Happy Baisakhi

Happy Baisakhi/Vaisakhi: April 13, 2020

Baishakhi/Vaisakhi History & Celebration

Baisakhi also is known as Vaishakhi. It is a historical and religious festival in Sikhism. On April 13 each year, Vaisakhi (a celebration of joy, hope & harvest) is celebrated by those who find it dear to their hearts. Baisakhi marks the Sikh New Year and commemorates the formation of Khalsa Panth of warriors under Guru Gobind Singh in 1699. It is also a spring harvest festival for the Sikhs. How is Vaisakhi Important? The day of Vaisakhi is a Sikh festival marking the birth of Sikh order started after the persecution and execution of Guru Tegh Bahadur for refusing to convert to Islam under the orders of the Mughal Emperor Aurangzeb.

Trivia: Baisakhi is one of the three Hindu festivals chosen by Guru Amar Das (who was the third of the Ten Gurus of Sikhism) to be celebrated by Sikhs (the others being Maha Shivaratri and Diwali).

History of Baisakhi/Vaisakhi

It all started with the martyrdom of Guru Teg Bahadur (the ninth Sikh Guru) who was publicly beheaded by the Aurungzeb (the Mughal ruler). Aurungzeb’s wish was to spread Islam across India. But, Guru Tegh Bahadur stood up for the rights of Hindus and Sikhs. With this, the Mughals found him as a threat. After the death of Guru Teg Bahadur, his son, Guru Gobind Singh became the next Guru of the Sikhs. In 1699 the tenth (10th) guru, Guru Gobind Singh, chose Vaisakhi as the occasion to transform the Sikhs into a family of soldier saints, known as the Khalsa Panth.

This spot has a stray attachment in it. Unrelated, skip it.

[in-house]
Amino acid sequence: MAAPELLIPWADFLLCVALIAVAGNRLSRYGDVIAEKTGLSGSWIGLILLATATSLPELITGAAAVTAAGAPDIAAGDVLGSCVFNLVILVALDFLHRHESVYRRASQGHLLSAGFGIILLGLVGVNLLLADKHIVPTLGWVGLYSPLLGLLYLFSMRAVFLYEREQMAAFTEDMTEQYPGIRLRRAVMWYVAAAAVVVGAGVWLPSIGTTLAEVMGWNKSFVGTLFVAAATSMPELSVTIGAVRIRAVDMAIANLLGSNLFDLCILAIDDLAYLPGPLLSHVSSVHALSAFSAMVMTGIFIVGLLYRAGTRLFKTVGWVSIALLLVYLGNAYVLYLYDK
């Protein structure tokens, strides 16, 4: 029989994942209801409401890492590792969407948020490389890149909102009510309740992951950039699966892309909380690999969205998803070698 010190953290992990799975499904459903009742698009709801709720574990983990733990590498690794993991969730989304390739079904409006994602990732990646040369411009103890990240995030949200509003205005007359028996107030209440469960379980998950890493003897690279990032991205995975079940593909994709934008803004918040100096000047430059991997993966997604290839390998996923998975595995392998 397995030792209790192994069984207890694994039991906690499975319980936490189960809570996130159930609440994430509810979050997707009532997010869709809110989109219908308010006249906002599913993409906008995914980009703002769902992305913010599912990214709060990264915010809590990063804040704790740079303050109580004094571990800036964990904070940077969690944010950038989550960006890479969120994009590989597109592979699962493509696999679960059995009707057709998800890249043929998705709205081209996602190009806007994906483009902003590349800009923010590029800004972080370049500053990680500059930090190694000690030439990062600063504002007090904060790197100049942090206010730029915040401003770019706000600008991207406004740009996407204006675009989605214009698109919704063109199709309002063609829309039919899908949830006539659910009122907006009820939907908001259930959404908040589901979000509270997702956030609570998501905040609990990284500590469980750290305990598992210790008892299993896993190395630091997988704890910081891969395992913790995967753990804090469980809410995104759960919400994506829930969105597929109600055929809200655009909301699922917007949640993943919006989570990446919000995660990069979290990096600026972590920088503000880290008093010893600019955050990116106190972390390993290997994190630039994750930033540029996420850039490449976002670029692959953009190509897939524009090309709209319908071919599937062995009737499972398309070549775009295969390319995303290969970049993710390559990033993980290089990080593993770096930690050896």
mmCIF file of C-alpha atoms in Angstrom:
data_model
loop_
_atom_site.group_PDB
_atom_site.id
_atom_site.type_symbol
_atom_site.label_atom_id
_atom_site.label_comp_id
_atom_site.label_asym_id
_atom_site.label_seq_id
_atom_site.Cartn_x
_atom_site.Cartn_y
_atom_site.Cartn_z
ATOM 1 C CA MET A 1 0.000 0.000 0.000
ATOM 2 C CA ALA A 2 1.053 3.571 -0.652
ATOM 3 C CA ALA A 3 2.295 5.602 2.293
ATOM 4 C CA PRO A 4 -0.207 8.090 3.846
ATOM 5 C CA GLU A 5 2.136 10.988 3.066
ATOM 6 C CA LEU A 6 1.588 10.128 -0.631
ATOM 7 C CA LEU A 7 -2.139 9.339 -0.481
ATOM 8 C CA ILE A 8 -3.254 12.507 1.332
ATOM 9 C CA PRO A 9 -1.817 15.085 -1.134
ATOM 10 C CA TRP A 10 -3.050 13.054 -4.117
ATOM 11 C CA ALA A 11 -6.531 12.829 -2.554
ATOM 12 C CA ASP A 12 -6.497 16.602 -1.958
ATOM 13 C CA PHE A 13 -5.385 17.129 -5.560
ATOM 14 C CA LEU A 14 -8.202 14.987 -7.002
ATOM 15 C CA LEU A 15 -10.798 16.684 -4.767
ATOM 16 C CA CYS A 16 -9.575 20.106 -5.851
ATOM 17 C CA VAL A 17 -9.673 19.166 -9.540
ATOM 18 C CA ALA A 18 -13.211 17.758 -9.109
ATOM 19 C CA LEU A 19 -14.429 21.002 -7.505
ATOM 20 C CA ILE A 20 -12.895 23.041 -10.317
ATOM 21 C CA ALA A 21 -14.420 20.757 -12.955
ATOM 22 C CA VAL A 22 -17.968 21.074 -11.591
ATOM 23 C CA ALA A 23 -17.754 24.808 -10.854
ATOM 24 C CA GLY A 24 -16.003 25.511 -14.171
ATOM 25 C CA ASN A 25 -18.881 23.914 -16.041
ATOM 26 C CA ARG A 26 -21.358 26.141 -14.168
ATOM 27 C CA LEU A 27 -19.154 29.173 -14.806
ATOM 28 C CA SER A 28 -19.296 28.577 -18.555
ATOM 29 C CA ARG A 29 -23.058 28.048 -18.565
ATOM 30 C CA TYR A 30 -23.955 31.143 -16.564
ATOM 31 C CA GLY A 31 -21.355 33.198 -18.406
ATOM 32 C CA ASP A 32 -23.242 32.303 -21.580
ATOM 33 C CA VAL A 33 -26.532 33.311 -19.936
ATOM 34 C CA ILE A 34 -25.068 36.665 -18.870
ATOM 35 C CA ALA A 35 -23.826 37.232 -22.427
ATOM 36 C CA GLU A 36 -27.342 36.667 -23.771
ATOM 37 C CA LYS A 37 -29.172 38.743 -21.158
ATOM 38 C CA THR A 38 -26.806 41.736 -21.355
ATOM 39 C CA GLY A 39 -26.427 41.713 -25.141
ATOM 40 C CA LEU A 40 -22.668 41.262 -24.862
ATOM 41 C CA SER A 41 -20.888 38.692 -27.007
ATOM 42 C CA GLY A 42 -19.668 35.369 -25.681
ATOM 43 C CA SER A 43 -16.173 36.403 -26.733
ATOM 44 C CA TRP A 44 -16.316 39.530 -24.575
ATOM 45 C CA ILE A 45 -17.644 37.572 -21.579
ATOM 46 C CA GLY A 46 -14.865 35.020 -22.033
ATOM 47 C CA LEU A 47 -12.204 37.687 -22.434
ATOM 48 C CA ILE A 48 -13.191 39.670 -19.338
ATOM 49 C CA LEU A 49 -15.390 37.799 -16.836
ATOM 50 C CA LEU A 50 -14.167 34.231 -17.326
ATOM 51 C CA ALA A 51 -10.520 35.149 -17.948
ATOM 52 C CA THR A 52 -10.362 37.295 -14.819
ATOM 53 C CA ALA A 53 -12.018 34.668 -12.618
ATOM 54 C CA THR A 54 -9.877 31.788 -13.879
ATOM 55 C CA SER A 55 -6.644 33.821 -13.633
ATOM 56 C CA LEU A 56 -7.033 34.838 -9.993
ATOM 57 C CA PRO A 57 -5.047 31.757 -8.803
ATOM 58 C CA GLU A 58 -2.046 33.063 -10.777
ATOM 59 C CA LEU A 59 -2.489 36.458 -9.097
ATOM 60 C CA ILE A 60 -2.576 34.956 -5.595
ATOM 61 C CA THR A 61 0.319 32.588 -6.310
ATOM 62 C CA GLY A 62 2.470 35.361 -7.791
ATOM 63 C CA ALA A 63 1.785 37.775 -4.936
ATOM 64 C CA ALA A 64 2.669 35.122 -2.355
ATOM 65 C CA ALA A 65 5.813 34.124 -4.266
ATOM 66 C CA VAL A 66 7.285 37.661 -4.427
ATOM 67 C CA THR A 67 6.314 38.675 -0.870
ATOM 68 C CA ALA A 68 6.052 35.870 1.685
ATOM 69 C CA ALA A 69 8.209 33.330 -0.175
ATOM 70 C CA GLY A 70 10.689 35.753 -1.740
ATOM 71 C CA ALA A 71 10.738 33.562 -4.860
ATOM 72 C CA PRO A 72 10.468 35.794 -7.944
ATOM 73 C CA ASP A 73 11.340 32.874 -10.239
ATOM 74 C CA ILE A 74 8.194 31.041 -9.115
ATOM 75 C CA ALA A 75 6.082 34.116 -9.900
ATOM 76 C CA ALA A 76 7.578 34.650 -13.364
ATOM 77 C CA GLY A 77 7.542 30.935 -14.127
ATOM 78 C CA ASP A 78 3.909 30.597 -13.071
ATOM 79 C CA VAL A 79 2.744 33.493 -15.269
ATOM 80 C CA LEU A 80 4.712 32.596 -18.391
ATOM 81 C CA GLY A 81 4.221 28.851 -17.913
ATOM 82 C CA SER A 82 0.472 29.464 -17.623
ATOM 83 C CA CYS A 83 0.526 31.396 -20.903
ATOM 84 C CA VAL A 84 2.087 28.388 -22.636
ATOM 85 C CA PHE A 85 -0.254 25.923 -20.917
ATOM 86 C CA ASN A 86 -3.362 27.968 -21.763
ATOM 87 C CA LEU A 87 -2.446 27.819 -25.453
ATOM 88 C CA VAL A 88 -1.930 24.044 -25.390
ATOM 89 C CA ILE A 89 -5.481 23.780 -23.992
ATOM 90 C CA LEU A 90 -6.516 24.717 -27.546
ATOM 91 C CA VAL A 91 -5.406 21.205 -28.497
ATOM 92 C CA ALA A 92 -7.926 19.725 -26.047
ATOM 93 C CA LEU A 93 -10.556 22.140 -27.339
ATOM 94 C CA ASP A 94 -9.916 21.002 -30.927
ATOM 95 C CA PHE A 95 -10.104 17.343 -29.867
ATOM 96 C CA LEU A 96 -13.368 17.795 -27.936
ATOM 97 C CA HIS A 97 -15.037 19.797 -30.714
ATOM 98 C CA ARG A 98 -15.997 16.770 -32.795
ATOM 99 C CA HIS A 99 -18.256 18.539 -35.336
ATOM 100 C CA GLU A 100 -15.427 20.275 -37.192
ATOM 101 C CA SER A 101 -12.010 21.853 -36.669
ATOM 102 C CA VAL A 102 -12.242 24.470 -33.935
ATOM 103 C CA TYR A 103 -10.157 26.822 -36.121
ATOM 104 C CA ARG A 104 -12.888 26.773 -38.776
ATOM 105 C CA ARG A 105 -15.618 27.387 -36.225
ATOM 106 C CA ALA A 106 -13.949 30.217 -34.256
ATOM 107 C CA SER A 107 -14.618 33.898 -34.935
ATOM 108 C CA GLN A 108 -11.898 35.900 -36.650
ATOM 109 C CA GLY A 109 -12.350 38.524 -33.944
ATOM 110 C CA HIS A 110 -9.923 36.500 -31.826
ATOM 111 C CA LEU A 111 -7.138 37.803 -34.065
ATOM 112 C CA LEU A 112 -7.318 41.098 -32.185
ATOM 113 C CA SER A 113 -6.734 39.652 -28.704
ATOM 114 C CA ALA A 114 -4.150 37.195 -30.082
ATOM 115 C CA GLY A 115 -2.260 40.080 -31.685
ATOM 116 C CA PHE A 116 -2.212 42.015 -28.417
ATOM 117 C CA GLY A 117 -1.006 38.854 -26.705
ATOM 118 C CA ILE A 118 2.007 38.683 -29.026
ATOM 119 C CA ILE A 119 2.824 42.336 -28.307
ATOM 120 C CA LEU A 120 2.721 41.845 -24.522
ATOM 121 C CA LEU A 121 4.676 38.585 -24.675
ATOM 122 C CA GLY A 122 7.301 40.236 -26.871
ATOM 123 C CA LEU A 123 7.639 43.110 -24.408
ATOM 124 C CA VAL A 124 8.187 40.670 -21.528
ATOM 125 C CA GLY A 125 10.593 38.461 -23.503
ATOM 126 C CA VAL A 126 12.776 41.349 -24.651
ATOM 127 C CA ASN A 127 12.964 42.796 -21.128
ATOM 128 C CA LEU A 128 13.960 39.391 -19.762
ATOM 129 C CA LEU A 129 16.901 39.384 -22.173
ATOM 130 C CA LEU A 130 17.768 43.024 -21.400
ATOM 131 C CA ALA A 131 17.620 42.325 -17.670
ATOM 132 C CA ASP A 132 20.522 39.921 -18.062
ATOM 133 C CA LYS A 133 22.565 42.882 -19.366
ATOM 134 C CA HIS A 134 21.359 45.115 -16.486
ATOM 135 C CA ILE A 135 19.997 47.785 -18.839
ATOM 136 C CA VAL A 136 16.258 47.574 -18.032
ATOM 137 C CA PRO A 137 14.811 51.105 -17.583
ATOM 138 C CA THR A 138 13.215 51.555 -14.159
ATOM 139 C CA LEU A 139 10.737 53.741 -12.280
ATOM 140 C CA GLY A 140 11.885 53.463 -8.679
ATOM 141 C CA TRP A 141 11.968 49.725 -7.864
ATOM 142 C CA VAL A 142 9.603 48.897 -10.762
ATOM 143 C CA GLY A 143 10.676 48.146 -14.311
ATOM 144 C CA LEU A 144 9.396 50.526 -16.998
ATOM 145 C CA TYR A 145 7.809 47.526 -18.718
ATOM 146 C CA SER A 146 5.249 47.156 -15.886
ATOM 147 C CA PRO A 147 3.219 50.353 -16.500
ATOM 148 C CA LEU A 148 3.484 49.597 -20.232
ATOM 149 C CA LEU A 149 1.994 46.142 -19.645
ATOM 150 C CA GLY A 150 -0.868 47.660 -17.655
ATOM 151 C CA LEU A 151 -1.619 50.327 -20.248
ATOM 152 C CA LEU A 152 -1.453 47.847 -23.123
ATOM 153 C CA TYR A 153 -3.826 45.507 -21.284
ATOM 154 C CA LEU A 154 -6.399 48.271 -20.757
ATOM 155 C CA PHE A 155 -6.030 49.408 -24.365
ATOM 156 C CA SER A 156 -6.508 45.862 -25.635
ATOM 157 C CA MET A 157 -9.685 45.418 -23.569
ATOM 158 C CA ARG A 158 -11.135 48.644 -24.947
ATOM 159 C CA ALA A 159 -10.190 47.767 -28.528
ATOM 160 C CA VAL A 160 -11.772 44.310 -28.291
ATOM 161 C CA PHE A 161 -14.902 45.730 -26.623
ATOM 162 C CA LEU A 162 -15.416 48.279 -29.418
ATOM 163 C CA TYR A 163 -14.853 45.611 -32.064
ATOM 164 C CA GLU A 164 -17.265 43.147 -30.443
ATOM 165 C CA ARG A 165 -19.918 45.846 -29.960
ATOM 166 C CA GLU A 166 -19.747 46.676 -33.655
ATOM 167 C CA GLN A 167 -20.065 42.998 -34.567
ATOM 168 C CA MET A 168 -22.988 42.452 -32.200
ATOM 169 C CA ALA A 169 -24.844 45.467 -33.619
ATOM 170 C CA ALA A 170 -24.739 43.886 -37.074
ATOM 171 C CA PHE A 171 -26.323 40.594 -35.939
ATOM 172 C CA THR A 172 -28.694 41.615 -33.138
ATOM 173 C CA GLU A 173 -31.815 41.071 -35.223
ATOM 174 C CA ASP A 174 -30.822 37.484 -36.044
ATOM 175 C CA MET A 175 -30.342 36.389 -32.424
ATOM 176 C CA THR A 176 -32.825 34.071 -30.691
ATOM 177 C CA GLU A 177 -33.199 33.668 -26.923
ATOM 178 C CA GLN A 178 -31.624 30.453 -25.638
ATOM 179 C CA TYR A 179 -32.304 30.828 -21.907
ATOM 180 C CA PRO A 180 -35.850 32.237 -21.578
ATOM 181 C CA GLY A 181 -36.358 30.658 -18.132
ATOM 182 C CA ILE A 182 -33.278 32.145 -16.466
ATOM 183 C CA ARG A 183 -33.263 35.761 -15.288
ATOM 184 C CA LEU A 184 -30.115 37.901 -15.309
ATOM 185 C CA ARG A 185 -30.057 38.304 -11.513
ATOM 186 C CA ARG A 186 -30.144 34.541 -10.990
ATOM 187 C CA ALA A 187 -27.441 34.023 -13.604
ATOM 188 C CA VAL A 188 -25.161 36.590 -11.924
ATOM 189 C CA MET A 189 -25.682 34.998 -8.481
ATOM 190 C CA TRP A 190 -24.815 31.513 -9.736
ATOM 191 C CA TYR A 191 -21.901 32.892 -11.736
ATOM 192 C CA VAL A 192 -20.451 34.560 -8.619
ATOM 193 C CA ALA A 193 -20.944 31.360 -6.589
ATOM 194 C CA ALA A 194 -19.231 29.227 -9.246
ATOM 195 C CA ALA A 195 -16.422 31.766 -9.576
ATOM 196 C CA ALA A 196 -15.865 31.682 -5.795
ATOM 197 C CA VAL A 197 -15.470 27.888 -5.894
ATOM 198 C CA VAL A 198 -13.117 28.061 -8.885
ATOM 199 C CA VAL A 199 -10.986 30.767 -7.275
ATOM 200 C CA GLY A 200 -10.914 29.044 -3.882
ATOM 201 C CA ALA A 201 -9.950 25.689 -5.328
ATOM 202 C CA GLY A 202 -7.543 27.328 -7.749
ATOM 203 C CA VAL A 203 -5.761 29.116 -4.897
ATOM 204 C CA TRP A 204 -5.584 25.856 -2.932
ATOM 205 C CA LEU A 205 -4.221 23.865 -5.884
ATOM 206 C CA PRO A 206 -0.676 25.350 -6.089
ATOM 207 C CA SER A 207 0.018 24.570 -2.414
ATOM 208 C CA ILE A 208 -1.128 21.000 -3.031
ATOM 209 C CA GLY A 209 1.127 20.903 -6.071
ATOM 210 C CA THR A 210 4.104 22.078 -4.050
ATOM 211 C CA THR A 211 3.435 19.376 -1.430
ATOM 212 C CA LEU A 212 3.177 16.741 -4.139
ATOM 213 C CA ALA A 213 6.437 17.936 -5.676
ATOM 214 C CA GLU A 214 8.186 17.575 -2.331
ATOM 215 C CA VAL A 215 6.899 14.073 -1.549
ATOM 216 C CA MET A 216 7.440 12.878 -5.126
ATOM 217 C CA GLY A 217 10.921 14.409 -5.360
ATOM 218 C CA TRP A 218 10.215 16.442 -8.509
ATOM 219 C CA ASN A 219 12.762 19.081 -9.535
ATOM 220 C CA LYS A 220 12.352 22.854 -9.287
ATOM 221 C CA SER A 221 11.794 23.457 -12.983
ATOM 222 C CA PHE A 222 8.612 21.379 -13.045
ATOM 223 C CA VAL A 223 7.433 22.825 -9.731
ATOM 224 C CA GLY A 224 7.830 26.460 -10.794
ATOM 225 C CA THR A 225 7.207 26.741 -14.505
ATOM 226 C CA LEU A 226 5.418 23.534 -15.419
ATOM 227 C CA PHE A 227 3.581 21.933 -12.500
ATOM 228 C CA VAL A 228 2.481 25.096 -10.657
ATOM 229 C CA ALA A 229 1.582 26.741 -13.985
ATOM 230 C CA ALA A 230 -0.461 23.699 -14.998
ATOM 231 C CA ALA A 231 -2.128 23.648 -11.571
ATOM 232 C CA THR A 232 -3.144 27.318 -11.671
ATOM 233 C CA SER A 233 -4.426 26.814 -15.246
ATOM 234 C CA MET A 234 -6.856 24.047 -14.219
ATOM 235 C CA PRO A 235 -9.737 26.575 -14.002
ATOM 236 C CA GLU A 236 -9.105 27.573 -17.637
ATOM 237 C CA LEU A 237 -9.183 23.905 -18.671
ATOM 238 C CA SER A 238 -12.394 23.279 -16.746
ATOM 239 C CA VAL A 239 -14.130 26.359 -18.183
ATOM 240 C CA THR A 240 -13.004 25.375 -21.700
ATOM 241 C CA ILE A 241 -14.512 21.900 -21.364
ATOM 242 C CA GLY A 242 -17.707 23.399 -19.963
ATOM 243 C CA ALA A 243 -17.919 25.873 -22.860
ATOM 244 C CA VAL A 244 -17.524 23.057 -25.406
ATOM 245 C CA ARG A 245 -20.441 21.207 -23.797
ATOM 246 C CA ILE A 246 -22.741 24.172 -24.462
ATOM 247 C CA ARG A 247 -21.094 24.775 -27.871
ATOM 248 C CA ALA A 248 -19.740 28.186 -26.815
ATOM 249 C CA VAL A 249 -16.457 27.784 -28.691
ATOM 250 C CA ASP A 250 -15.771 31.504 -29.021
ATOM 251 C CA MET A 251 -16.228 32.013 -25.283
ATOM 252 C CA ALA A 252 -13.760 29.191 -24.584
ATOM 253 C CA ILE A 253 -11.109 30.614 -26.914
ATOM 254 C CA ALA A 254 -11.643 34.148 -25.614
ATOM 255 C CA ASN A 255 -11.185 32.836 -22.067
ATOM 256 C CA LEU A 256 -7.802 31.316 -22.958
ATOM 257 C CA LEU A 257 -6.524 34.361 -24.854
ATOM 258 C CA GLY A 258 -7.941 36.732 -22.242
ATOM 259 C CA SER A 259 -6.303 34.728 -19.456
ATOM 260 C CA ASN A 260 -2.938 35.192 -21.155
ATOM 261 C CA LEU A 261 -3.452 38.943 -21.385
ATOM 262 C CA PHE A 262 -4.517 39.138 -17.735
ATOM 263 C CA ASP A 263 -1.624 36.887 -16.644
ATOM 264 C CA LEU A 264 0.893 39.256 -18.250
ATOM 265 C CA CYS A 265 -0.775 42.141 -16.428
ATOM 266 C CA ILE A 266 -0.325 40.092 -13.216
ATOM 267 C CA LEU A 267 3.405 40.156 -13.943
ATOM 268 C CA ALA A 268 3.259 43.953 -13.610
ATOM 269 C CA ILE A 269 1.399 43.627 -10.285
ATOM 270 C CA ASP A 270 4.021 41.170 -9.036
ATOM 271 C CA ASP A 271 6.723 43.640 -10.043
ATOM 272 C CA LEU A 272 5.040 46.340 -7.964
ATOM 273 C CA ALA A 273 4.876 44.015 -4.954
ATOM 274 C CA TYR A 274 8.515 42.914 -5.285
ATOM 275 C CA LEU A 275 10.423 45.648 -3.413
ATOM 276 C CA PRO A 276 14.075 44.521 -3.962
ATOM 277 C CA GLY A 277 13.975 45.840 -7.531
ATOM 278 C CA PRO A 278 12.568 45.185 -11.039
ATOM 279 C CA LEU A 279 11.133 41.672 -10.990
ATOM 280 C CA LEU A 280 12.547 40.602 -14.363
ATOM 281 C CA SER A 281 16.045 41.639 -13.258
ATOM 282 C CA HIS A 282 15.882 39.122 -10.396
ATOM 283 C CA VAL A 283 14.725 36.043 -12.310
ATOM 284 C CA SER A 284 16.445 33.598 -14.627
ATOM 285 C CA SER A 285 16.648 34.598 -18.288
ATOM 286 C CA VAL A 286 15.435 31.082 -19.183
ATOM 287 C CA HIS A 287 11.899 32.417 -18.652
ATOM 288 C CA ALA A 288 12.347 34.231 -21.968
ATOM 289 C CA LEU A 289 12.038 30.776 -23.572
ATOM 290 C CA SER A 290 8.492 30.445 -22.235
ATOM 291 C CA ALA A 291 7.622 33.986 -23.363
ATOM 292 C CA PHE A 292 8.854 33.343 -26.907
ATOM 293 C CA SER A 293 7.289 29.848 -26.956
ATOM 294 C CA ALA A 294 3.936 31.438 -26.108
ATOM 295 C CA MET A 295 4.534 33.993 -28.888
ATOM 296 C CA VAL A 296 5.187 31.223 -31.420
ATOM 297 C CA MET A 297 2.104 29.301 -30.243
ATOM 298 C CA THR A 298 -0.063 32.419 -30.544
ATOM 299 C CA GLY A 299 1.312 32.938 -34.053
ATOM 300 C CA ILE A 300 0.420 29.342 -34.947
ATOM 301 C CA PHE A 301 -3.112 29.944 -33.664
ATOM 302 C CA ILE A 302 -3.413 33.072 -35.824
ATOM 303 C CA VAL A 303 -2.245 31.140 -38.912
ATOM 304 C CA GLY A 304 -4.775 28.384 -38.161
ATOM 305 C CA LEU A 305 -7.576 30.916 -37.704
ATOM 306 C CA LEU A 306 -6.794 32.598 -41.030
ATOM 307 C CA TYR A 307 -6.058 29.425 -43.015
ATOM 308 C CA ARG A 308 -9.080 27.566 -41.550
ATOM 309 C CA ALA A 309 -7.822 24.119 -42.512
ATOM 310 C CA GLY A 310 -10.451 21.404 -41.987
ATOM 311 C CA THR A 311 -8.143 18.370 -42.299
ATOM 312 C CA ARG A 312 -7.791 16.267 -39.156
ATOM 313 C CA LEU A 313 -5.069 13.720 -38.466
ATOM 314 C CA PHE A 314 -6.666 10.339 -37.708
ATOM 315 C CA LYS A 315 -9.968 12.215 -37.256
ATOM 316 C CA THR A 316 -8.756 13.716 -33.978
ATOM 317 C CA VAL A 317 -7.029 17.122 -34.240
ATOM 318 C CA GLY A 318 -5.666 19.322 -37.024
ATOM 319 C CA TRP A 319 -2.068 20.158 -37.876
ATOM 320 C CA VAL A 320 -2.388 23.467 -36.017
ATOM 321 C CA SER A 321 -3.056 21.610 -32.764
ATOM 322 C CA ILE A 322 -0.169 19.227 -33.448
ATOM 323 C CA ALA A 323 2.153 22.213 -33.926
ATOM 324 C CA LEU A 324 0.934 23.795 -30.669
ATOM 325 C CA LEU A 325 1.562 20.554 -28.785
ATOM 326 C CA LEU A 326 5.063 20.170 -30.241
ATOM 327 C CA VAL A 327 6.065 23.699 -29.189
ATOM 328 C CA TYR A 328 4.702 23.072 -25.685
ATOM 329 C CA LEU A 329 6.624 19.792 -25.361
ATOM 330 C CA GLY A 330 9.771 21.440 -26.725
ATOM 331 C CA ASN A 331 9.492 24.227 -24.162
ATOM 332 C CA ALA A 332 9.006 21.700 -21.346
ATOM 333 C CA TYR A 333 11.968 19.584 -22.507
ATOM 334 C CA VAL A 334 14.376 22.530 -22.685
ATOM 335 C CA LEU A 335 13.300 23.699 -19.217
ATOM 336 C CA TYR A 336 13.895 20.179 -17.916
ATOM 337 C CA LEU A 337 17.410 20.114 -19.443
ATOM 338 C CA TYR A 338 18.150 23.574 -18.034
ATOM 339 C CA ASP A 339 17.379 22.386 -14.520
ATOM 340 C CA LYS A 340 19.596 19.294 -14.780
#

He had found the Khalsa Panth in front of many disciples at Anandpur Sahib (Anandpur, Edge of Shivalik Hills, Punjab). During the festival, Guru Gobind Singh came out of a tent carrying a sword. He challenged any Sikh who was prepared to give his life to come into the tent. The Guru returned alone with his sword covered in blood. He then requested another volunteer and repeated the same action four times until five men disappeared into the tent. The crowd was wondering what had happened to these five men. They soon had come out of the tent wearing turbans. These five men came to be known as the Panj Piare, or ‘Beloved Five’. The men were then baptized (infused into the Sikh doctrine) into the Khalsa by the Guru.

How is Sikh/Baisakhi celebrated in India?

Major celebrations of Vaisakhi are organized at Golden Temple, Amritsar.

Most Sikhs come in large numbers to visit the Golden Temple on the occasion.

Golden Temple Greetings of Vaisakhi
Photo Courtesy: Golden Temple, Amritsar

In villages of Punjab & Haryana, Vaisakhi is celebrated with performances of bhangra and gidda by men and women, respectively. Along with commemorating the birth of Khalsa, Sikhs also thank the gurus for the ready new harvest for summer. With joy and devotion, the Sikhs take an early bath, wear new clothes and visit the neighborhood gurdwara to take part in the special prayer meet marked for the day. After a special ardas of kirtans and discourses, kada prasad is distributed amongst all present. Later, people sit in rows to relish the langar and served by kar sevaks or volunteers.

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